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September, 2020 ~ written by Bill McDonald, an Elder at Highlands

“No, but I indeed come now, captain of the hosts of the LORD.” – Joshua 5:14

THESE are the times that try men’s souls.

The summer soldier and the sunshine patriot will, in this crisis, shrink from the service of his country; but he that stands it now, deserves the love and thanks of man and woman.

Tyranny, like hell, is not easily conquered; yet we have this consolation with us, that the harder the conflict, the more glorious the triumph.

(Thomas Paine, The Crisis No. I, 12/23/1776)

Thomas Paine penned these words in a time of great crisis in America. The Continental Congress had earlier that year declared independence from Great Britain, and the outmatched Continental Army was in the midst of a dual to the death with England’s finest troops. There is no way that Thomas Paine or the men who signed the Declaration of Independence could have known the ultimate outcome of their struggle. Nevertheless, they staked their future and based their calls to action on a faith in God’s providence for whatever the result might be.

So it was with Joshua and the young nation of Israel on the eve of their campaign to occupy the land God had promised them. There was no turning back. They had crossed the Rubicon (actually, it was the Jordan, but indulge me). They built a monument to mark the occasion. They circumcised the new generation that had come out of the wilderness, and they observed the Passover. The stage was set; they had done all the right things. And then came this strange encounter. Reading in Joshua 5:13 –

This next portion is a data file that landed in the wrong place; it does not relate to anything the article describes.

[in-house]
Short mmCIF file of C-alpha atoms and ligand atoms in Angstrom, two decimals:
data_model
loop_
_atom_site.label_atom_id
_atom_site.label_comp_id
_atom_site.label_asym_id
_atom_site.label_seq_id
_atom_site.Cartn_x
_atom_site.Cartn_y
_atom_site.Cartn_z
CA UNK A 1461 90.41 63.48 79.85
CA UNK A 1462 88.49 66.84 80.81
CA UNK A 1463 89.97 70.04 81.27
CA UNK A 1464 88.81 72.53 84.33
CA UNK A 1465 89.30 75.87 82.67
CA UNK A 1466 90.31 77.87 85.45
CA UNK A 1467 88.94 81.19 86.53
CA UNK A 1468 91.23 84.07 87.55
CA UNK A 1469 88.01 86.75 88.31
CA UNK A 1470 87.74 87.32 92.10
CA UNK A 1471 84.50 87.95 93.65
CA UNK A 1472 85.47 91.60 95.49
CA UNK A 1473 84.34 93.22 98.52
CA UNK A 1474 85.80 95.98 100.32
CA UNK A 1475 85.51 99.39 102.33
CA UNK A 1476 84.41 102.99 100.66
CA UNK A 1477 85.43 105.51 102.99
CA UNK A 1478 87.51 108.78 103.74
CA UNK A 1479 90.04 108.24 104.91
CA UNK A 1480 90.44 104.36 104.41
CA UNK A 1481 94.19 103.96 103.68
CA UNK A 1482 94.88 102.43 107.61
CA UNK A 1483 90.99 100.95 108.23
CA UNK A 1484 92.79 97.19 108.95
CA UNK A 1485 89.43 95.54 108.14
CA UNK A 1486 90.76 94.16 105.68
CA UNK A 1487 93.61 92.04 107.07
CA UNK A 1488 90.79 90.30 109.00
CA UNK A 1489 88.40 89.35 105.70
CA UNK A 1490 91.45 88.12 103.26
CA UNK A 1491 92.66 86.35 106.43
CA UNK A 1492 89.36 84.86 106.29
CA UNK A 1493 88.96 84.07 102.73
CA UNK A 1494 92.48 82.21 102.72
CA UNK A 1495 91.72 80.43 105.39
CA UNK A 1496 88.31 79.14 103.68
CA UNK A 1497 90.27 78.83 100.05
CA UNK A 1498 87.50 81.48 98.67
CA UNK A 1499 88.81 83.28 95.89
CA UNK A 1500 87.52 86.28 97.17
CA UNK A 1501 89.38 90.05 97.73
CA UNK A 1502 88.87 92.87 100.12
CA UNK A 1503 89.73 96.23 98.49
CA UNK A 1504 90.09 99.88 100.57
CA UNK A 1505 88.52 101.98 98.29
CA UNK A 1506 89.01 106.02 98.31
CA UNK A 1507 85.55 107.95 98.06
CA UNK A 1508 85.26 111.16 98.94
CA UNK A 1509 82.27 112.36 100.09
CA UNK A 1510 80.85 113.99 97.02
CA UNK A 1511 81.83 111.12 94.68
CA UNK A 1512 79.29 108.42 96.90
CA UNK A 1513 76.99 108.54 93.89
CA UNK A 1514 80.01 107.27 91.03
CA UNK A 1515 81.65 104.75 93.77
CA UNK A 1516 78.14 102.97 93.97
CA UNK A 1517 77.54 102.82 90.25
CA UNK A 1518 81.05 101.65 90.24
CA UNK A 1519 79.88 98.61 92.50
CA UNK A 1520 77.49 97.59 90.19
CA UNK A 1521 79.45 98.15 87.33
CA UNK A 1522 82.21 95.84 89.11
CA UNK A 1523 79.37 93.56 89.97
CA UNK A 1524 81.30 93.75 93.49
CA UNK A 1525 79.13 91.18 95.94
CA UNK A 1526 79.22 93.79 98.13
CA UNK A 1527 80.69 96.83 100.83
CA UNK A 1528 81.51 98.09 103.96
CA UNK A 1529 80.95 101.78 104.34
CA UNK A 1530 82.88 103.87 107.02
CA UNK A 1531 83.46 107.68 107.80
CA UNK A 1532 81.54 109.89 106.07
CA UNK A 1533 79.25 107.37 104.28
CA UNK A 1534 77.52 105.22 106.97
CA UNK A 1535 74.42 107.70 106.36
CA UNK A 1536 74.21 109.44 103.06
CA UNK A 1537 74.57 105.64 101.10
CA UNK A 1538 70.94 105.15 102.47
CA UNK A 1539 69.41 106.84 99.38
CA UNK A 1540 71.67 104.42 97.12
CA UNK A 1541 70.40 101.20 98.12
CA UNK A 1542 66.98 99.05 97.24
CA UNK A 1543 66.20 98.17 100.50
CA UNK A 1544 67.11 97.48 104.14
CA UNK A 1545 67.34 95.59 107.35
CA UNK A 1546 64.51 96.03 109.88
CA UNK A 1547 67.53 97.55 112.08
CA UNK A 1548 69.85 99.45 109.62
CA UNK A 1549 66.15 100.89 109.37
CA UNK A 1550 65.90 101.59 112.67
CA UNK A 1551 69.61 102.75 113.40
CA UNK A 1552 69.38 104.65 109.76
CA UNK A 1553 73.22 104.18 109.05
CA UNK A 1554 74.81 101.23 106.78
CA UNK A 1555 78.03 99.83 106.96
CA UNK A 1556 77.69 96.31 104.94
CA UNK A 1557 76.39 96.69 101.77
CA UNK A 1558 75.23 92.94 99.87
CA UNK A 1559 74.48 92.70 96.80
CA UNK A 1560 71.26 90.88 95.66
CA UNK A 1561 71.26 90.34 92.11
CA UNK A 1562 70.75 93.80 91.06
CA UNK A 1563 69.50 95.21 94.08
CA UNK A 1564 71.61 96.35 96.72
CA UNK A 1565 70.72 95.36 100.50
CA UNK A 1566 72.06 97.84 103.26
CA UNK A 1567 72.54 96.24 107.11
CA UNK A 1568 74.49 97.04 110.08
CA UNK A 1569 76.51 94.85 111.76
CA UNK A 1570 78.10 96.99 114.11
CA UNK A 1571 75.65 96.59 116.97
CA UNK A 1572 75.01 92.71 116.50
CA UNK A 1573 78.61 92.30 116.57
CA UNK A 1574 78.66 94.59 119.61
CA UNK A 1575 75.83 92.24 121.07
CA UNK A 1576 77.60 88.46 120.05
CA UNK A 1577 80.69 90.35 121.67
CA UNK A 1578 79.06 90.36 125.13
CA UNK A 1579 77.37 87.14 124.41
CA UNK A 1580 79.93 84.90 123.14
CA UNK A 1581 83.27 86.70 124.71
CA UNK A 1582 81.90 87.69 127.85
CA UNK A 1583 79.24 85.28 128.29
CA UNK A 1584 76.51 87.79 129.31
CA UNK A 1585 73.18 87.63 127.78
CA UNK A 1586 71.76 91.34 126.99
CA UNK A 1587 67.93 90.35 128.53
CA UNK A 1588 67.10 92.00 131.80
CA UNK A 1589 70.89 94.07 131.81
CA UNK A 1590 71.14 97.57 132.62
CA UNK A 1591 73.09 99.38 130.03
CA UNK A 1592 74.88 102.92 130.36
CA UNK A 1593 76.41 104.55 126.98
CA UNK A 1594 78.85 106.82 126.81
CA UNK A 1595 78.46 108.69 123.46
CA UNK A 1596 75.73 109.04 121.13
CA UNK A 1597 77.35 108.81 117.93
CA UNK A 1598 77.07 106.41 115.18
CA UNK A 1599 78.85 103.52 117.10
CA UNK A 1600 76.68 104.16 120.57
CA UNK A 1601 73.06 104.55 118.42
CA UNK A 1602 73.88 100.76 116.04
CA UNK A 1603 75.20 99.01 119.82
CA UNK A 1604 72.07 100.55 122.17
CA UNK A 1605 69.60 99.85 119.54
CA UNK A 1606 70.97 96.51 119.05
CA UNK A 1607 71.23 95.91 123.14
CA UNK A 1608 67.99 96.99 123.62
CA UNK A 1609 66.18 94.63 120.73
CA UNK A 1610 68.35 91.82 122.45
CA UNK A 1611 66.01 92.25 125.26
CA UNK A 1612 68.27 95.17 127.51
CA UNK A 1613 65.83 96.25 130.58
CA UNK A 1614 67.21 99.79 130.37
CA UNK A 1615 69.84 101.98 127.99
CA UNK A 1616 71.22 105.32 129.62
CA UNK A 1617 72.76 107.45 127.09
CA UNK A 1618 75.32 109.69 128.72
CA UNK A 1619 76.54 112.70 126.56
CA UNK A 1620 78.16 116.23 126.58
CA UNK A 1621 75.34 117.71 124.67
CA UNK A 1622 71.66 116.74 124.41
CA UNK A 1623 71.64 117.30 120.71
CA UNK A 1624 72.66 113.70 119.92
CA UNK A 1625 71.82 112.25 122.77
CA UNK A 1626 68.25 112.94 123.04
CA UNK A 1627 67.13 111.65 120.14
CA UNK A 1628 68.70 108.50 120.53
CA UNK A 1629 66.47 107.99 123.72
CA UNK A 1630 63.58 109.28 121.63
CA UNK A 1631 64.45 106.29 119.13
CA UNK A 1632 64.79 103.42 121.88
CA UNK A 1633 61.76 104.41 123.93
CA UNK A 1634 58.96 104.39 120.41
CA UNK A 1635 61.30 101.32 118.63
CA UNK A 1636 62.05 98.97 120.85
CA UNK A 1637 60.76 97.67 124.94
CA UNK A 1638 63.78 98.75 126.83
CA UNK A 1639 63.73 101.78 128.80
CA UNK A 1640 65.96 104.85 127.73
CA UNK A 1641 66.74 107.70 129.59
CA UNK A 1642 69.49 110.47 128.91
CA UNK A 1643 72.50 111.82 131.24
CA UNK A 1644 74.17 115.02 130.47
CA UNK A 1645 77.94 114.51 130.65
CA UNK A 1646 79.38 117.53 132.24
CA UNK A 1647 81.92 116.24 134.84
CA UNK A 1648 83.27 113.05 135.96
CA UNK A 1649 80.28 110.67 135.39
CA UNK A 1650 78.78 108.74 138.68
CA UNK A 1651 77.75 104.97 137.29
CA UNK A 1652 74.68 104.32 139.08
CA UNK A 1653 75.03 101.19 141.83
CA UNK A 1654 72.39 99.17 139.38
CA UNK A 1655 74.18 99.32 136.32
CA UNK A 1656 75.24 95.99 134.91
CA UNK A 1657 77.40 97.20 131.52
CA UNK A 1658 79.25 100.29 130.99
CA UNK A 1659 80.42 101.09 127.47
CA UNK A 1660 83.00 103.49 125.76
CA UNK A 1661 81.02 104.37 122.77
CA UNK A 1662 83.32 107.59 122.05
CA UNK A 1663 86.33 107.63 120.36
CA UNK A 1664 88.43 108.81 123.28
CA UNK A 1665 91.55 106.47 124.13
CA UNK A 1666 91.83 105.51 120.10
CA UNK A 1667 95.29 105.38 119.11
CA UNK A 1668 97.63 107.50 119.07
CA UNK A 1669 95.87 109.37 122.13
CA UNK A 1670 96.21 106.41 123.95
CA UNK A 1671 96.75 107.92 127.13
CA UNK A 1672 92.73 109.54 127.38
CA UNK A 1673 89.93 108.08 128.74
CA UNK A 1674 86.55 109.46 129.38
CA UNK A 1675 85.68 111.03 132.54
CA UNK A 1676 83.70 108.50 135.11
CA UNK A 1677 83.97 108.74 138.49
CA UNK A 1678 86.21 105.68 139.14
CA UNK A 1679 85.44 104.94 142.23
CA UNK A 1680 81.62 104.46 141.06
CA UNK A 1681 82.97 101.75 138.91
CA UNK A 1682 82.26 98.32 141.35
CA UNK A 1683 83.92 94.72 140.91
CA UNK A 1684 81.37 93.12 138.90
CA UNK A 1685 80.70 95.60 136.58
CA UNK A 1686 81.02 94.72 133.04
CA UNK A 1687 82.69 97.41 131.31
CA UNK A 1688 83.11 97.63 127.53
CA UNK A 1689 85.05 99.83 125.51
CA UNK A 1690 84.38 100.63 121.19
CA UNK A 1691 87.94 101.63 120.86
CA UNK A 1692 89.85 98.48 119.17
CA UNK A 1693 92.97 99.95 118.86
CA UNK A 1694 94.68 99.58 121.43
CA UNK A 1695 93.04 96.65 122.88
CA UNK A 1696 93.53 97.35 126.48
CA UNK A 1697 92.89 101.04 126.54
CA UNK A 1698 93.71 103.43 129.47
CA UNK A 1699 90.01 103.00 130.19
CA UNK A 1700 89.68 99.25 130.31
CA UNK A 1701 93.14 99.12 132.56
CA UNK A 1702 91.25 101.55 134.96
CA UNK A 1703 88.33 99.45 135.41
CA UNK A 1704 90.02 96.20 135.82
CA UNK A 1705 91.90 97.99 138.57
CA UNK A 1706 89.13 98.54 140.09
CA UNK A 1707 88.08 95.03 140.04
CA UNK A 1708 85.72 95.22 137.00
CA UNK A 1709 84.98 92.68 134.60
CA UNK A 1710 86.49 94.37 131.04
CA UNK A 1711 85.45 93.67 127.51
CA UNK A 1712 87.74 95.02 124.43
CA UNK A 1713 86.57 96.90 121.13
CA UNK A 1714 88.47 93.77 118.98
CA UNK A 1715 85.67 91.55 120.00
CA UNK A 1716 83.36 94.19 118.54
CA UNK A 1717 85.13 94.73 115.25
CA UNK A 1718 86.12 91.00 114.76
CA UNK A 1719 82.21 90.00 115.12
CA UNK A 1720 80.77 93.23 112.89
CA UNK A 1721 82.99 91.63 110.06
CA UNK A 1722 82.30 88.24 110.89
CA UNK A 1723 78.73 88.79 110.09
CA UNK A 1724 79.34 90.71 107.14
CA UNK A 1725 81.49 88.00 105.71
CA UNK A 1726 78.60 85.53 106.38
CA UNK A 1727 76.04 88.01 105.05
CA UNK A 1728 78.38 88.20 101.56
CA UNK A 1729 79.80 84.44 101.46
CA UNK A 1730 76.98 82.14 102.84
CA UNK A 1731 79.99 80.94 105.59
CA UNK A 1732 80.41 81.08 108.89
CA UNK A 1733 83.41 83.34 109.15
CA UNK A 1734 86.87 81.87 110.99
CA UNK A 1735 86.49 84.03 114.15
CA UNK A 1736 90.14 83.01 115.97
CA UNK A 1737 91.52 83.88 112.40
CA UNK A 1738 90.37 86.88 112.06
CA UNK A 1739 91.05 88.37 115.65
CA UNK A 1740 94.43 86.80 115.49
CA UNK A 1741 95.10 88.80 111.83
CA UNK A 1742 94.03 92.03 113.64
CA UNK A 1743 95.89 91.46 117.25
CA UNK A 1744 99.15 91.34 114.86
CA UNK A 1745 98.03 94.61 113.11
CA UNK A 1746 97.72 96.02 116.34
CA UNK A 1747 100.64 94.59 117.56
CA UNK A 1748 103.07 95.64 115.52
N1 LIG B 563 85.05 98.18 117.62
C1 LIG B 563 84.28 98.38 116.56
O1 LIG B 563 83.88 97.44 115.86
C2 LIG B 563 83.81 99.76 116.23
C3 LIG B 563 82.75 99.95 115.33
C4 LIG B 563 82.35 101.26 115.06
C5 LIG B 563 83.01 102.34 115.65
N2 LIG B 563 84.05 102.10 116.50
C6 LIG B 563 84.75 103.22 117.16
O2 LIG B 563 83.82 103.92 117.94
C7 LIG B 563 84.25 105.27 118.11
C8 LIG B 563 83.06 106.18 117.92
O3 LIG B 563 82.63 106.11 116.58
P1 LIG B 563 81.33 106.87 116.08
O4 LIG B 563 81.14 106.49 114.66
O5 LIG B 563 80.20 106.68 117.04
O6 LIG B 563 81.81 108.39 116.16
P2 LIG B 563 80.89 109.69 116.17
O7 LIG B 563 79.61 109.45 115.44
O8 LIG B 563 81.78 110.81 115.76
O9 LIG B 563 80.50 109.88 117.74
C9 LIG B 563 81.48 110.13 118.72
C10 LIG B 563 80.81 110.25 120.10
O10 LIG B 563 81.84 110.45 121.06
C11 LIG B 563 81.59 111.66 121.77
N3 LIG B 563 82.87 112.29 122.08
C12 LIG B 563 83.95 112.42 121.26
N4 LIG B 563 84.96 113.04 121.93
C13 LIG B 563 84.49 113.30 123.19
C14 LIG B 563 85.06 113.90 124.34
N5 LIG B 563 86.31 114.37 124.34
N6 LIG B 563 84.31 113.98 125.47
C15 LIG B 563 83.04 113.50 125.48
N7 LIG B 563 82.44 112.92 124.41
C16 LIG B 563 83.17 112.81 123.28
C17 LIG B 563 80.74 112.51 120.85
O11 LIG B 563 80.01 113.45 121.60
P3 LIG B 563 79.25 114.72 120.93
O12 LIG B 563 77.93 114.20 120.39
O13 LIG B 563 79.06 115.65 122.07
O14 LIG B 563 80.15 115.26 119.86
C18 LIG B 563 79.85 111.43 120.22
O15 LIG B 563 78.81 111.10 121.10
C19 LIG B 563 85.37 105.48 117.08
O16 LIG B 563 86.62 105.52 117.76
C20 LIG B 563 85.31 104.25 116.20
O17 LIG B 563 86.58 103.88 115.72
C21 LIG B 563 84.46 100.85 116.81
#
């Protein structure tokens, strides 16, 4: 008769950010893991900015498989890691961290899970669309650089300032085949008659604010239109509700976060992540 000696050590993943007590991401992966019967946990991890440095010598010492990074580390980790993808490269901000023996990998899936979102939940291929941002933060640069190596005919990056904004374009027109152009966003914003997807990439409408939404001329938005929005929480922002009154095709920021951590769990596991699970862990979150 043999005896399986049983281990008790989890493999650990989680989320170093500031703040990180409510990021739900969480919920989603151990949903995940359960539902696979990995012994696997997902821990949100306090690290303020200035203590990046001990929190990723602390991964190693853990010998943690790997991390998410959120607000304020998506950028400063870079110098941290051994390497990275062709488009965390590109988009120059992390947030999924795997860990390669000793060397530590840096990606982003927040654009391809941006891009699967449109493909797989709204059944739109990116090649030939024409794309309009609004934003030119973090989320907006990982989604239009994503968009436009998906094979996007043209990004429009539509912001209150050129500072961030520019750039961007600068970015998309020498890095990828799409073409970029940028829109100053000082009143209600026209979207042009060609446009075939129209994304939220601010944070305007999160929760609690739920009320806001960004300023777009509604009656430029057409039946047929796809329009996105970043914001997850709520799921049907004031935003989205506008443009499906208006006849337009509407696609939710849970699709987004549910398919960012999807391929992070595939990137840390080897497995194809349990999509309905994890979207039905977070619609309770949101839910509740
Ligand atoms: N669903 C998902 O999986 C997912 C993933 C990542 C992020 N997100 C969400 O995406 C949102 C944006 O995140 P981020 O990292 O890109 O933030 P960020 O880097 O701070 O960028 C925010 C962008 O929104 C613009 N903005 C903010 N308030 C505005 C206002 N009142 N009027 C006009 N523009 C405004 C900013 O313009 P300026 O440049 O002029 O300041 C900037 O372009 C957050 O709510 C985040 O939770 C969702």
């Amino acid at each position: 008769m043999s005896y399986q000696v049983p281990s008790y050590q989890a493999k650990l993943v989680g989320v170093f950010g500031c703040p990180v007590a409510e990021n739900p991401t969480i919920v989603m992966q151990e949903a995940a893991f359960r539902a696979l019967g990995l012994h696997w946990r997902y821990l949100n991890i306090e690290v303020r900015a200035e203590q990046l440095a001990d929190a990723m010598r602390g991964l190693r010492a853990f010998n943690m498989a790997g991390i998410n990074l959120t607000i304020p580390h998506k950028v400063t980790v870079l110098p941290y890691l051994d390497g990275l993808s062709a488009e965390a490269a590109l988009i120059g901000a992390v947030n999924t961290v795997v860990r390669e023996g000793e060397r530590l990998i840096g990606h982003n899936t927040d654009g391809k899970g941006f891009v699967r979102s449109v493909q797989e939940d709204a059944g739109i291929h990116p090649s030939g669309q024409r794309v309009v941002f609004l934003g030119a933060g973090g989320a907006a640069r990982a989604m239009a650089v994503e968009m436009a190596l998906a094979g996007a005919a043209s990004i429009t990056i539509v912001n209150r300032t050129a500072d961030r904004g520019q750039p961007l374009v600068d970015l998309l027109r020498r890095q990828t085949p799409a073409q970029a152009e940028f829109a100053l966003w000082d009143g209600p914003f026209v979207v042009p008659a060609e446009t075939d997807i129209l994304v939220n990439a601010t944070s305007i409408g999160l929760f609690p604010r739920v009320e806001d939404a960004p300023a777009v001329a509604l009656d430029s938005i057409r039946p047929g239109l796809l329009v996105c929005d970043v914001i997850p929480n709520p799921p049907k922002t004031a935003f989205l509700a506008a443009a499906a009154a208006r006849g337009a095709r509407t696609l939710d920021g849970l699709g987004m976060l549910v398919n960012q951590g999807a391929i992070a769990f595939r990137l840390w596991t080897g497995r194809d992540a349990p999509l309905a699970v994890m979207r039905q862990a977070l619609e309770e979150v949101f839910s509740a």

“Joshua . . . lifted up his eyes and looked . . . and a man was standing opposite him with his sword drawn in his hand, and Joshua said to him, ‘Are you for us or for our adversaries?’ He said, ‘No, but I indeed come now, captain of the hosts of the LORD. . . . Remove your sandals from your feet, for the place where you are standing is holy.’ ”

Today, it seems as though America is in the throes of another death match, but not with a foreign power that seeks to control us. Americans are in a struggle with one another. Rarely has there ever been such fundamental hatred and vitriol directed by Americans toward other Americans. I’m on the right side; you’re on the wrong side. How are we as Christians to behave in such an environment? What does it mean to follow Jesus’s admonition to be salt and light? How do we know which side is right, or which side God is on?

For many Christians the answer seems clear. God obviously is on our side, because we’re Christians. He clearly supports our candidates, i.e., those who favour prayer in schools and traditional marriage and who oppose abortion. Right?

Perhaps we should take a lesson from Joshua.